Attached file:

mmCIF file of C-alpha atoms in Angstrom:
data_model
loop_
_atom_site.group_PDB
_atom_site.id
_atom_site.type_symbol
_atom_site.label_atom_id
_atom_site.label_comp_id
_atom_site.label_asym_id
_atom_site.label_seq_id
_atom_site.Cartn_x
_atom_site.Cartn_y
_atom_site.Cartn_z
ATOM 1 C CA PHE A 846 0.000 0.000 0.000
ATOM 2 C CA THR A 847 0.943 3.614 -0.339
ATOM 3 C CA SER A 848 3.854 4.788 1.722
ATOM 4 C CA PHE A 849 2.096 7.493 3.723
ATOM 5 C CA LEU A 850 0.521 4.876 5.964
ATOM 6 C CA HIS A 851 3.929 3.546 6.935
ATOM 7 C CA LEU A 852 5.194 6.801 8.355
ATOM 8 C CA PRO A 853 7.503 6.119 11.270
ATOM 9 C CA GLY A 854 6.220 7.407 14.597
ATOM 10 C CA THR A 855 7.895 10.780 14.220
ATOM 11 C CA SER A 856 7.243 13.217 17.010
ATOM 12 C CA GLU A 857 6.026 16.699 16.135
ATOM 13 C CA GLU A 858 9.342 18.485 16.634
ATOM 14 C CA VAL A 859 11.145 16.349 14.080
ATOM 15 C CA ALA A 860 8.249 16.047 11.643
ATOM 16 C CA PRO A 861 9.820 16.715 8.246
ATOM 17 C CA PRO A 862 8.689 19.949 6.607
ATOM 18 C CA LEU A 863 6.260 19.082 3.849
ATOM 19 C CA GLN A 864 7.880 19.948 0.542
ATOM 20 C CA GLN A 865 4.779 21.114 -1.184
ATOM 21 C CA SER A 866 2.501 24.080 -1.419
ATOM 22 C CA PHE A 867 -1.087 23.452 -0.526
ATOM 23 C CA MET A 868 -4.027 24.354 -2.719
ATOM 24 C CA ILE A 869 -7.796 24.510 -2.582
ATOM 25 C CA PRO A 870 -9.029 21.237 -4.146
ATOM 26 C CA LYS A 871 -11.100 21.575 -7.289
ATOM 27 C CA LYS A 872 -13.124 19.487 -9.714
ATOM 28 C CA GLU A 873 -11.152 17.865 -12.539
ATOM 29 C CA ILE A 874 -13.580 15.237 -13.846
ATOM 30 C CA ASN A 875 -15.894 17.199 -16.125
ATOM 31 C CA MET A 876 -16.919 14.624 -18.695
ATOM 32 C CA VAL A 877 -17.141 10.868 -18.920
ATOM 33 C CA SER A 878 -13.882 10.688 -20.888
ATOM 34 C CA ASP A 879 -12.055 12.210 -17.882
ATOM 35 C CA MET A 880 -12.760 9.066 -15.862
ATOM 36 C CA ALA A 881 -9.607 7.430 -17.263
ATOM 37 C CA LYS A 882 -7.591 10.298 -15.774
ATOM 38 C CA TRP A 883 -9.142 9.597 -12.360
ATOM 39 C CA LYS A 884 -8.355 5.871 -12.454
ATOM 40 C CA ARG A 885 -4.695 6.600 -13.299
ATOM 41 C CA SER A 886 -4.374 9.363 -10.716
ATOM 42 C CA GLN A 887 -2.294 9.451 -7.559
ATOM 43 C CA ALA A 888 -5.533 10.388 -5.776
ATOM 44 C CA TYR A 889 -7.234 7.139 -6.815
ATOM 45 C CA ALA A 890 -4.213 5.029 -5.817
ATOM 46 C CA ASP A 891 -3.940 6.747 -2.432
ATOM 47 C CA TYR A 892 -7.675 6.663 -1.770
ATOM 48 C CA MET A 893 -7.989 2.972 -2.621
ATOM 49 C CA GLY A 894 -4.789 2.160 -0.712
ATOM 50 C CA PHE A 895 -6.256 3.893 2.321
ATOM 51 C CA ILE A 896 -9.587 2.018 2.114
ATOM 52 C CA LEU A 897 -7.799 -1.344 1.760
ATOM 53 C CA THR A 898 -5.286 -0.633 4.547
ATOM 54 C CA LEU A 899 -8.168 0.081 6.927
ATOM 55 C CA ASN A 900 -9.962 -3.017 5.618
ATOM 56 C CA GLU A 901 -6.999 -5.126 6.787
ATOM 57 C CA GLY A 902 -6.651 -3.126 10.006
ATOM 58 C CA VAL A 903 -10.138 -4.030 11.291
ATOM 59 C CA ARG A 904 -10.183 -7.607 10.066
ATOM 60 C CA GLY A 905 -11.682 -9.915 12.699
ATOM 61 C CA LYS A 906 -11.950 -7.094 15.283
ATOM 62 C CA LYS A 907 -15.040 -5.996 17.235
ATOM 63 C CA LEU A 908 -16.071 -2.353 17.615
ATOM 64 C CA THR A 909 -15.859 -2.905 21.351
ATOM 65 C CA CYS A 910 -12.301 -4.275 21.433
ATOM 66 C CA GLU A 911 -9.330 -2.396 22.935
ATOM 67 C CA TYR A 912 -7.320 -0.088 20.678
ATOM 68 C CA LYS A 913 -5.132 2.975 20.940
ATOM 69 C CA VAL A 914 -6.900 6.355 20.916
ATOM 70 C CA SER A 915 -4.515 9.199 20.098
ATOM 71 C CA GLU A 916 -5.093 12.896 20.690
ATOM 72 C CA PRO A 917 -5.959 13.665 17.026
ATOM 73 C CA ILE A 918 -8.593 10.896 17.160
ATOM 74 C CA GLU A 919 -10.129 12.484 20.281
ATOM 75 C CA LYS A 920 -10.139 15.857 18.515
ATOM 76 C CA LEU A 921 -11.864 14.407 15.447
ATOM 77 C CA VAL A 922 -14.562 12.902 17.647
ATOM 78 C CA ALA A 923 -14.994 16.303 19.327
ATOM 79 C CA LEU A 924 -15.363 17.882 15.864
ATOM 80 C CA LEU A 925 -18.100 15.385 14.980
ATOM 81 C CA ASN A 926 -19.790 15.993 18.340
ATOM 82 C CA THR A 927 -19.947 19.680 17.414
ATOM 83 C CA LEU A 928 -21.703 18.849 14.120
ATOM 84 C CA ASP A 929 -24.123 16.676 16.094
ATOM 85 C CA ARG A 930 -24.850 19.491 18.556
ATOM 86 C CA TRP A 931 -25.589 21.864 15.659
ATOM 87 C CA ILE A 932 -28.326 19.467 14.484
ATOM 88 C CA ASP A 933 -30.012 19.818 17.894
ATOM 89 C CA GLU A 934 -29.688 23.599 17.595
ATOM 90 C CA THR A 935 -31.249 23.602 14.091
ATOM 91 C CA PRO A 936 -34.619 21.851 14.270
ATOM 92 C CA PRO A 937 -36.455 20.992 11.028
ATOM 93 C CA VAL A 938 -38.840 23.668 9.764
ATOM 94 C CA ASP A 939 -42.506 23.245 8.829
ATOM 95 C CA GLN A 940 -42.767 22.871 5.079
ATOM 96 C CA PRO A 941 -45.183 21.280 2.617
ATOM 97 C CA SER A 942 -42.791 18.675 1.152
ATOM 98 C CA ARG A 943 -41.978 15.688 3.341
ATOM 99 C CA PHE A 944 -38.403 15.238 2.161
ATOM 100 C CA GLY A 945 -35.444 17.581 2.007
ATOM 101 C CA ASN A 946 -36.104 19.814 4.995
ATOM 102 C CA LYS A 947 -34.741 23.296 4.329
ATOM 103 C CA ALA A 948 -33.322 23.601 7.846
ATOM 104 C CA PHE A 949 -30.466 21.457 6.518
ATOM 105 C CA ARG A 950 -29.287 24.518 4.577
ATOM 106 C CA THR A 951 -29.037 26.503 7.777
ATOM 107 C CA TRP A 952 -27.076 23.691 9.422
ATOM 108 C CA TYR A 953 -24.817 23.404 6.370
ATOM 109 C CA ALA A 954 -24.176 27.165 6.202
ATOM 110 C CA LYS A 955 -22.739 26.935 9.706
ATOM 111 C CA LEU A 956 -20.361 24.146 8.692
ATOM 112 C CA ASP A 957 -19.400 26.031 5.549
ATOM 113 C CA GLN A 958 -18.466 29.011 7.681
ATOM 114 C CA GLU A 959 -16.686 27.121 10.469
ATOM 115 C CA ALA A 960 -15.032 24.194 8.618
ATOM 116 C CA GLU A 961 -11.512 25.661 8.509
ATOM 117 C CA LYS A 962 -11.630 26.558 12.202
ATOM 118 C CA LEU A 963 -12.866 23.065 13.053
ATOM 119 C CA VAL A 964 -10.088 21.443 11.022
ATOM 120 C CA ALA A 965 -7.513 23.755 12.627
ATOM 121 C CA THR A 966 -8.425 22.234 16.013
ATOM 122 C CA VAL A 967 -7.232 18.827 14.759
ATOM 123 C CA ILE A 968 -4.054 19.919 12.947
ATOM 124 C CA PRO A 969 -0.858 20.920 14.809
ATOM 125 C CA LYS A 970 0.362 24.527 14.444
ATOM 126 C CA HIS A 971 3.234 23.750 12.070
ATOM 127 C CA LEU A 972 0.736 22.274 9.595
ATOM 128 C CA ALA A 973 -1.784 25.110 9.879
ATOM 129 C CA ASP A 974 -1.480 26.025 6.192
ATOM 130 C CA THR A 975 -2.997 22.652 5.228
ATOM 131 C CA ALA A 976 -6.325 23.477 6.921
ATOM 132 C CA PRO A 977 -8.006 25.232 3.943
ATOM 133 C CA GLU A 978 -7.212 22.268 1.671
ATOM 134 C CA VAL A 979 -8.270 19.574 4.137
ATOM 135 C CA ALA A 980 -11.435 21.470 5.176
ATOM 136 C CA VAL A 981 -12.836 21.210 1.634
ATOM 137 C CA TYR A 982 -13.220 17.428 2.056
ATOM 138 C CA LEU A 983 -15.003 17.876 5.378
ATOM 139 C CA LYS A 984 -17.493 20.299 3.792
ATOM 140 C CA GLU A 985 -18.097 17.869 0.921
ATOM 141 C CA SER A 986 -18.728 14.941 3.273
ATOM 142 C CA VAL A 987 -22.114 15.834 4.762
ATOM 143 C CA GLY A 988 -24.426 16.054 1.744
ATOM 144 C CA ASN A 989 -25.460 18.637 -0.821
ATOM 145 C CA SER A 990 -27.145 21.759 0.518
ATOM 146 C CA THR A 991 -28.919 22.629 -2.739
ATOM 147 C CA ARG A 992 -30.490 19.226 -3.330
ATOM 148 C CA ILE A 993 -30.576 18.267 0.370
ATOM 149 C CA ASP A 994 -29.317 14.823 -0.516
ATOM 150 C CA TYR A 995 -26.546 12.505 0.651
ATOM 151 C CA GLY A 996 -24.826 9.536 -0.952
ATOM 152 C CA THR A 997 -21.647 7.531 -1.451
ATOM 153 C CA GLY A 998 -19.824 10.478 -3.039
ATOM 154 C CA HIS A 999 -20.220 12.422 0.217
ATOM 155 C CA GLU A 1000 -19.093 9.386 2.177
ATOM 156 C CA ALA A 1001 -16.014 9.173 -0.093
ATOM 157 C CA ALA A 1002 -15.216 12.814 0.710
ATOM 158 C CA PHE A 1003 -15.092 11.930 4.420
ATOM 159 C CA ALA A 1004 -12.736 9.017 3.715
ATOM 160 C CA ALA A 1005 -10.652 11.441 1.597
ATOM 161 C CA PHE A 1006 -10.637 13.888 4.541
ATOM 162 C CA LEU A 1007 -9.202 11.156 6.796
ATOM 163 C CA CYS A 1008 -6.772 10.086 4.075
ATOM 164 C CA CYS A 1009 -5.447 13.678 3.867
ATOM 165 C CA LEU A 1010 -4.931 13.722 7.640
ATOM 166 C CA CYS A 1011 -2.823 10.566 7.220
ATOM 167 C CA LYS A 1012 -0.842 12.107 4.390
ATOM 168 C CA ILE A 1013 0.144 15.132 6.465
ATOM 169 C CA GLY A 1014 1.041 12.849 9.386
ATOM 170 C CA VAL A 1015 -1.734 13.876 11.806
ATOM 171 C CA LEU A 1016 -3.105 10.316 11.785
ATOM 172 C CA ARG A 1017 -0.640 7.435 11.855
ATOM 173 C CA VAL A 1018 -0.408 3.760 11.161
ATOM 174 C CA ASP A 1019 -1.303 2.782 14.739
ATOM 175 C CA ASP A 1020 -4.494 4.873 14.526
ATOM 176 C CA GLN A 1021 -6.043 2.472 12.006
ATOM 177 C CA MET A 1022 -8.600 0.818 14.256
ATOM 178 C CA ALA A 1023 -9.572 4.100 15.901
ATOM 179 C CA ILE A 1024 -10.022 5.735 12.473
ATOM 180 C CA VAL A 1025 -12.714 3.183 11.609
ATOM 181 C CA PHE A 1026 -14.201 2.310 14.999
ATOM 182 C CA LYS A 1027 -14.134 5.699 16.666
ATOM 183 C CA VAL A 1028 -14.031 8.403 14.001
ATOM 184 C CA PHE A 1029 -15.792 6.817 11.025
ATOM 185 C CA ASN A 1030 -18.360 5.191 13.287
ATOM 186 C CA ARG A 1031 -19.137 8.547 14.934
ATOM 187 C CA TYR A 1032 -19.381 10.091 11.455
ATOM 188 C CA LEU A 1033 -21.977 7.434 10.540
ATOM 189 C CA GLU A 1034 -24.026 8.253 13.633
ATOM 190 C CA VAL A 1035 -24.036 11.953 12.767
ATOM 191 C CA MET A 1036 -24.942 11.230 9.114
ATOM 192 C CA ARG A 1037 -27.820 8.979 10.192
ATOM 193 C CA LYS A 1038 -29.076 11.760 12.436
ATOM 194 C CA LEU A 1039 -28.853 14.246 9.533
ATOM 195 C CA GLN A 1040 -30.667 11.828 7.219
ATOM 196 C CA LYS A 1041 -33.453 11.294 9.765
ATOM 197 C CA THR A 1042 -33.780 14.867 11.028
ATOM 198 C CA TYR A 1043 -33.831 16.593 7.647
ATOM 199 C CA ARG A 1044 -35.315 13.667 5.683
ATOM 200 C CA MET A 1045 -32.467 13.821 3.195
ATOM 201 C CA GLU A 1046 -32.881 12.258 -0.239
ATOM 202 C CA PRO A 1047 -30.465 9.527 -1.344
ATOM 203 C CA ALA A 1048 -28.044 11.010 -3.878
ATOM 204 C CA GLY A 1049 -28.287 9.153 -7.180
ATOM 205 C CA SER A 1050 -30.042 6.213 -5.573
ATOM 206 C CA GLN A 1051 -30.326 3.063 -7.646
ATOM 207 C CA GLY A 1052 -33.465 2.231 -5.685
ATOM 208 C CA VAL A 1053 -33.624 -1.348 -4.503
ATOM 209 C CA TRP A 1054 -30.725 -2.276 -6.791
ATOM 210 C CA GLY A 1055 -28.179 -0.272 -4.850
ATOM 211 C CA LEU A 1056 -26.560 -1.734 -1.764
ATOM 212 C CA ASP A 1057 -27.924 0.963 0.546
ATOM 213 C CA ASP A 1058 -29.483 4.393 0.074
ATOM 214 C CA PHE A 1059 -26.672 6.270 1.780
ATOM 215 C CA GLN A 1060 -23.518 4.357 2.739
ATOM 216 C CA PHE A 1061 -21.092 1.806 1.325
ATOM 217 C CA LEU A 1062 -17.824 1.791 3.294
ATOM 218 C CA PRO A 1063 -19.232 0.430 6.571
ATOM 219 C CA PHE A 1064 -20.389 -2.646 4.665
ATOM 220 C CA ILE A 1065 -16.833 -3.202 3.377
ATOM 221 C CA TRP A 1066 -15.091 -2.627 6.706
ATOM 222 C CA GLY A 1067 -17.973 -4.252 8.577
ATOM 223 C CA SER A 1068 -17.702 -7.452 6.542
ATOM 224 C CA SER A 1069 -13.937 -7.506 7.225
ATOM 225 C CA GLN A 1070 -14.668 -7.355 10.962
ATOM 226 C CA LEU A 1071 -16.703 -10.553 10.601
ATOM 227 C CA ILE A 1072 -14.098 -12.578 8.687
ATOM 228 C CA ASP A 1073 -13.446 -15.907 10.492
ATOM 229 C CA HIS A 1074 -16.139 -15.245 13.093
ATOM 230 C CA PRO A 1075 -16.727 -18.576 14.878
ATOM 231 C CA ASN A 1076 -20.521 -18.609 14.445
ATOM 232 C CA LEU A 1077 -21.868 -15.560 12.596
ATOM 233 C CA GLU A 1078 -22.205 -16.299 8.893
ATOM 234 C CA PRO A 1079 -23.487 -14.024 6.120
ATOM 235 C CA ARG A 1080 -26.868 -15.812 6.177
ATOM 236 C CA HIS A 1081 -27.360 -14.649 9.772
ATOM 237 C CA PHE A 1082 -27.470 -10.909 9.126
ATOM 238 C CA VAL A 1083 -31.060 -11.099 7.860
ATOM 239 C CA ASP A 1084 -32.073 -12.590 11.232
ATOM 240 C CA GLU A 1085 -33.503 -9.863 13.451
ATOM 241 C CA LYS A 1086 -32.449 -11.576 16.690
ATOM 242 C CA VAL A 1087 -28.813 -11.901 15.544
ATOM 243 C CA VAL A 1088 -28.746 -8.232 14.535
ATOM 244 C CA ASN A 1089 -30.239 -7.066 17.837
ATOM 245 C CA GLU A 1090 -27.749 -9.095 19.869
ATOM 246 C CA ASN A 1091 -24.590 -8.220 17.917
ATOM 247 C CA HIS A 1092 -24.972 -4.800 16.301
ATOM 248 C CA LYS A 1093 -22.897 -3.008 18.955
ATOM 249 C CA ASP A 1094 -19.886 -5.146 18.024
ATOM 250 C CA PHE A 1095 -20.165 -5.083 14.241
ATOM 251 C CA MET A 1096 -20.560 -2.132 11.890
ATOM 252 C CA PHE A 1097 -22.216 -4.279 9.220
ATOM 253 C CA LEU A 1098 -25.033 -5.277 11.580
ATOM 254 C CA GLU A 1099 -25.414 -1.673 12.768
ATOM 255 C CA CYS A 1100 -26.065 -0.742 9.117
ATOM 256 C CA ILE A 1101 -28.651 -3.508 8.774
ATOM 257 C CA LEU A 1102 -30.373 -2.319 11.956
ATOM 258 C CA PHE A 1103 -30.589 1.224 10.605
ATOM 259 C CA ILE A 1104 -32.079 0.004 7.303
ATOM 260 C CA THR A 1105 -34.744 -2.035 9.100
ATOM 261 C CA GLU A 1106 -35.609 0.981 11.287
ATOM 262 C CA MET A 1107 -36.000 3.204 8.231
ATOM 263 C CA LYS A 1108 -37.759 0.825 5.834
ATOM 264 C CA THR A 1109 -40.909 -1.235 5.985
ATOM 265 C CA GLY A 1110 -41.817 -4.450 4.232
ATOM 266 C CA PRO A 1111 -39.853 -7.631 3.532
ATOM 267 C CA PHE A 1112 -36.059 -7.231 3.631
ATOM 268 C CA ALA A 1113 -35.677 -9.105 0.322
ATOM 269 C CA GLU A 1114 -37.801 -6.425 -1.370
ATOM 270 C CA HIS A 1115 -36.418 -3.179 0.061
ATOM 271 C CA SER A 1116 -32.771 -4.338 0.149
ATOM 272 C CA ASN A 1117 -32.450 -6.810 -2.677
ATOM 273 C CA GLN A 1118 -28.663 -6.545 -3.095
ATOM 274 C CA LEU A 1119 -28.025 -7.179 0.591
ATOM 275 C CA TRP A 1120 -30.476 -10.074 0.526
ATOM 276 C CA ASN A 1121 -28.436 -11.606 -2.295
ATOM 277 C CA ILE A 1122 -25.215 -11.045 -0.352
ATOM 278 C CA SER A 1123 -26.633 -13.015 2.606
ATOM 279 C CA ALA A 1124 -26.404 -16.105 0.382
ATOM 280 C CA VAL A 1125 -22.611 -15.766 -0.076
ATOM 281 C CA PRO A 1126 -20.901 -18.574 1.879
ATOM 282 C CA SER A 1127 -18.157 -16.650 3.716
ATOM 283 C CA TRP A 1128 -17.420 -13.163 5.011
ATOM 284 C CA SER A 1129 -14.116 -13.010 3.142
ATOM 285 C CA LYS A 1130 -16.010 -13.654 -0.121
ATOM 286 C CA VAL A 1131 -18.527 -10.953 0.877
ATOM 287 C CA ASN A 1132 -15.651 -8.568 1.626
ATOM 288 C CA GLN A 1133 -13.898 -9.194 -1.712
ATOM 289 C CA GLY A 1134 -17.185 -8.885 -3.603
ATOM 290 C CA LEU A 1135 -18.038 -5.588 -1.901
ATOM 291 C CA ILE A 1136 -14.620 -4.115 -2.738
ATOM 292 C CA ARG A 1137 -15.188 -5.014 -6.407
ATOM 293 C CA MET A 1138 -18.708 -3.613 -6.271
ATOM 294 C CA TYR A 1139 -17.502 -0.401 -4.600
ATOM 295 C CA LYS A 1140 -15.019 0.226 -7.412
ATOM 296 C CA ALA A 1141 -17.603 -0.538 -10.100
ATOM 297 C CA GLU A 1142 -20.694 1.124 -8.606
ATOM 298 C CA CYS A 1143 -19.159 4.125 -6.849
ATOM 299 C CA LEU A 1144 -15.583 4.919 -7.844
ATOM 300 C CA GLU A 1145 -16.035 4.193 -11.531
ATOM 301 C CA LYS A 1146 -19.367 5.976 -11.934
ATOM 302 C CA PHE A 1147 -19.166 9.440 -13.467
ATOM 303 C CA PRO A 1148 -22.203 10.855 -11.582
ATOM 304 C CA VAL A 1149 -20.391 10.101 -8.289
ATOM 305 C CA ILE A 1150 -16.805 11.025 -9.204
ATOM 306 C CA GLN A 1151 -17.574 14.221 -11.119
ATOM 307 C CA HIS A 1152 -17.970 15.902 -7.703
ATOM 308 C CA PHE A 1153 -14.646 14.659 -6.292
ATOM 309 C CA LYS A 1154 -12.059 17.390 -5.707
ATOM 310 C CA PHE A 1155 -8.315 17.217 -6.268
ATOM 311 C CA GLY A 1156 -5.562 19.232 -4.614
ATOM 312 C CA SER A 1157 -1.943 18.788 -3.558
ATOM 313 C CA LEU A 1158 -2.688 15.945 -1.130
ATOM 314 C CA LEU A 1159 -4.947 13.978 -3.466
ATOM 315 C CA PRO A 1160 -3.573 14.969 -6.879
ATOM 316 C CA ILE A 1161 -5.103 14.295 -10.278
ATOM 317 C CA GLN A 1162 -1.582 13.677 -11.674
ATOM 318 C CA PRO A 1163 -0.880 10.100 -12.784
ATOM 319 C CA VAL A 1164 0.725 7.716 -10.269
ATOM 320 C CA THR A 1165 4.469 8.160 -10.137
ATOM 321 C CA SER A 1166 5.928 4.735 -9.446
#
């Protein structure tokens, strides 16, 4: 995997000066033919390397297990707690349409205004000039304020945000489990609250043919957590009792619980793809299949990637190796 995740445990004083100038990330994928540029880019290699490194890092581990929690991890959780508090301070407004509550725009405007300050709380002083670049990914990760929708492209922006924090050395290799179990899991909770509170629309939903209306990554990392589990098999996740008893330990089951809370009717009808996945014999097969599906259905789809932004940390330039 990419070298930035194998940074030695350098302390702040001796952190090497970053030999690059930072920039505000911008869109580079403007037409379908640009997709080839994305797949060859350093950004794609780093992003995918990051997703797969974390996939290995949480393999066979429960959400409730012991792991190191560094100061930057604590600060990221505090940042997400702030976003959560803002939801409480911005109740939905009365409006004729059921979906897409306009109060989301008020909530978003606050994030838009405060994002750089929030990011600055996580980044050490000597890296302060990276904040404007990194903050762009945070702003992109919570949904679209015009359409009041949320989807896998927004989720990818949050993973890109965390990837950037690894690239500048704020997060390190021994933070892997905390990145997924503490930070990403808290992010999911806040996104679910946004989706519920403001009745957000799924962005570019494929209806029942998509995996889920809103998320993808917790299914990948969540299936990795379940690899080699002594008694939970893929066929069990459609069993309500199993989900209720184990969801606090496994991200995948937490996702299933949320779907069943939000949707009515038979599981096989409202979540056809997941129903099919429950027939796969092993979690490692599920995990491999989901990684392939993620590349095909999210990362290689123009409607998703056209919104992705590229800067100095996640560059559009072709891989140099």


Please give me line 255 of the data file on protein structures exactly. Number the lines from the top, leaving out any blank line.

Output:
ATOM 242 C CA VAL A 1087 -28.813 -11.901 15.544